I’ve been thinking about allllllll of the businesses eagerly awaiting to open back up and how different things will be for everyone after surviving a global pandemic.

I wasn’t really sure *how* things would change moving forward, but after my husband and I went to the farmers market over the weekend, I have some thoughts.


This might be a controversial statement but…it wasn’t great.


Now, I’m going to drop some caveats. It was the first time going to this farmers market, so I don’t know what it was like before COVID. It was also the first time going to the farmers market in Denver…and I could just be used to going to the awesome market we had in Memphis.


But here we go. We had to wait about 30 minutes in line to get in because of social distancing, which I totally get and appreciate, but waiting for anything that you’re not used to waiting for in the past…sucks. It seems like there could have been something to make that wait seem a little less long. We also had to all walk in the same direction down the street. Now, I’m more of a wanderer, but again – social distancing. I get it.


Once we *finally* got up to the booth…it was like the vendors needed an invitation to talk to us. Hello!! We’re at your booth. Shouldn’t you have a spiel or something? You have a qualified, valuable customer, and you’re just staring at me like I don’t have a reason to be there. Don’t even get me started on the lack of samples. And Lordy, what’s up with the prices?!?


Holy shit. How expensive can you make a tiny jar of honey?? Or a 6-pack of kombucha?!?! Literally twice the price of fancy beer at the grocery store.

Like having a tent at the market gives you the justification of charging more than someone with an actual store front?

I could grill them ALL DAY. I’m obviously still hot about it.


Now this whole experience turned the whole, “let’s wake up early and go to the fun little market down the street” into an unenjoyable and fruitless (pun for the win! Get it?? Farmers market. They sell fruit. Anywayssss) adventure. But let’s translate this into an actual customer experience.

1. First off, a long wait for no reward. We are in weird and difficult times. When you have customers waiting out the door because of COVID, acknowledge that waiting sucks. Maybe pass out some stickers. Or give them a great piece of information. Or put out some interesting signs. Or play some music. Or hire a balloon guy to make balloon animals. There should be SOME sort of entertainment while people wait.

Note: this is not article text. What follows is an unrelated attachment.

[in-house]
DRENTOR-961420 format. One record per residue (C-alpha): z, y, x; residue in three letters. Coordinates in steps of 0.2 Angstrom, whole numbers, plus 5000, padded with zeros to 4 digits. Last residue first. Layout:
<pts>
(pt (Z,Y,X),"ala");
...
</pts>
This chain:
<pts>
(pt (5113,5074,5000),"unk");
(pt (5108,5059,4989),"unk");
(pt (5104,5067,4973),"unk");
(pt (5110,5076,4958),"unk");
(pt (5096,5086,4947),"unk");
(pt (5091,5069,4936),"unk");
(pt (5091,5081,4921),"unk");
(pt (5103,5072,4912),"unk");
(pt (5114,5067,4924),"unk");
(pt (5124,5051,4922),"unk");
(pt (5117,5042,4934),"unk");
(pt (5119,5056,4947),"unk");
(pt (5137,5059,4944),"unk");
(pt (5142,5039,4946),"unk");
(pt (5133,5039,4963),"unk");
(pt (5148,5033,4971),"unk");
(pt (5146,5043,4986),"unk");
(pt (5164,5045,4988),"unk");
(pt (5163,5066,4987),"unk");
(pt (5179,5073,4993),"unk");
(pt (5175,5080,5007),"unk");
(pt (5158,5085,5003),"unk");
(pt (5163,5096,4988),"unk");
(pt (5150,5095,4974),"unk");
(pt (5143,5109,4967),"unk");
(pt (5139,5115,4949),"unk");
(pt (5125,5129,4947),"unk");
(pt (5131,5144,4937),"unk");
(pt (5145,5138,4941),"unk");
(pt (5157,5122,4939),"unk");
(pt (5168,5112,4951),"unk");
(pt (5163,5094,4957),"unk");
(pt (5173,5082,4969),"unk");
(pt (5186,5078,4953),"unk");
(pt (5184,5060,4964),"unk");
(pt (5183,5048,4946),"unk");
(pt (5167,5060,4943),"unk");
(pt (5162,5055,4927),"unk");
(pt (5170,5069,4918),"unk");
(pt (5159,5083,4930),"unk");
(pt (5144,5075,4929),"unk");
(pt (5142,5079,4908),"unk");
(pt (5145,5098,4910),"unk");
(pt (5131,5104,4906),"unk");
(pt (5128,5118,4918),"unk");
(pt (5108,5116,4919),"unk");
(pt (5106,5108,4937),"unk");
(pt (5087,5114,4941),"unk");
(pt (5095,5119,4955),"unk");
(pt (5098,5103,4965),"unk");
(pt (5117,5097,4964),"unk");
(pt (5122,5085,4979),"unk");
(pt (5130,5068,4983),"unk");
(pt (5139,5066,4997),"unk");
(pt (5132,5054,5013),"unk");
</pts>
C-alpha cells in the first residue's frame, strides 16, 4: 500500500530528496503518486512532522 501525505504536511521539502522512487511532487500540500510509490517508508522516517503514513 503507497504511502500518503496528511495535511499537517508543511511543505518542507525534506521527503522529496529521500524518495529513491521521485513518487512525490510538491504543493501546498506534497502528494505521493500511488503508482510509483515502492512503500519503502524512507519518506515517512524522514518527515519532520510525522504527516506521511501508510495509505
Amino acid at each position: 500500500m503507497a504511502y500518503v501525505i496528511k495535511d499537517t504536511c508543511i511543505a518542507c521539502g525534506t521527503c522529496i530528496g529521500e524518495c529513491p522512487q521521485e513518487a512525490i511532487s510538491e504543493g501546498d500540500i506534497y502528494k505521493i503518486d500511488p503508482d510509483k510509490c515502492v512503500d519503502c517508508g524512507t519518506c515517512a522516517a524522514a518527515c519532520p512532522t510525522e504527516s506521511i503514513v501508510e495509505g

Customers get that COVID is not your fault, but sometimes it’s just nice to be appreciated for waiting and showing up in the first place to support the exact thing that’s putting food on your table. Have respect for your customers. They don’t HAVE to be there.

2. Once you did get in, very few booths actually welcomed you in and kinda treated you like you had the plague. Hellooooo, we’re all wearing masks. Smiling at your customers does not get the job done anymore. Use your words. Say hello. Give a “howdy do! I’m glad you’re here.” Prepare a spiel that tells them, “Here’s what we do, why we’re the best, and why you need it.”

Customers want to fall in love with you, your business, and the product you create. They want to go tell all of their friends that they found this awesome new x, and the WORLD needs to know about it. Everyone is so stand-offish because of the virus, and that’s really not convincing me I should buy something from you when you treat me like it’s a privilege that I get to be there. Give me a reason to rally together and support a cause.

3. And lastly, no samples! No testimonials. No one to vouch for them and their “awesomeness.” Don’t get me wrong. Price is a VERY important part of selling, but with the right story, sales tactics, and product quality…price becomes less and less important. BUT you need something that tells the customer “I am so awesome and here are ALL of the wonderful things that I offer that justify this absurdly high price.”

So if that means spending a little extra on individually wrapped samples people can try right there…seems like that would be worth it to make the sale.


Look, I get supporting local. I WANT to support local, but who wants to support local when you’re treated better at a Costco…or better yet…Amazon for half the price and conveniently shipped to your doorstep?


We are entering a new age of buying. Where saying you’re “local” isn’t a free pass anymore.

Small businesses will have to work extra hard to make the experience of shopping local trump the convenience of ordering online.


Just a few thoughts from our weekend adventure.



Till next time.



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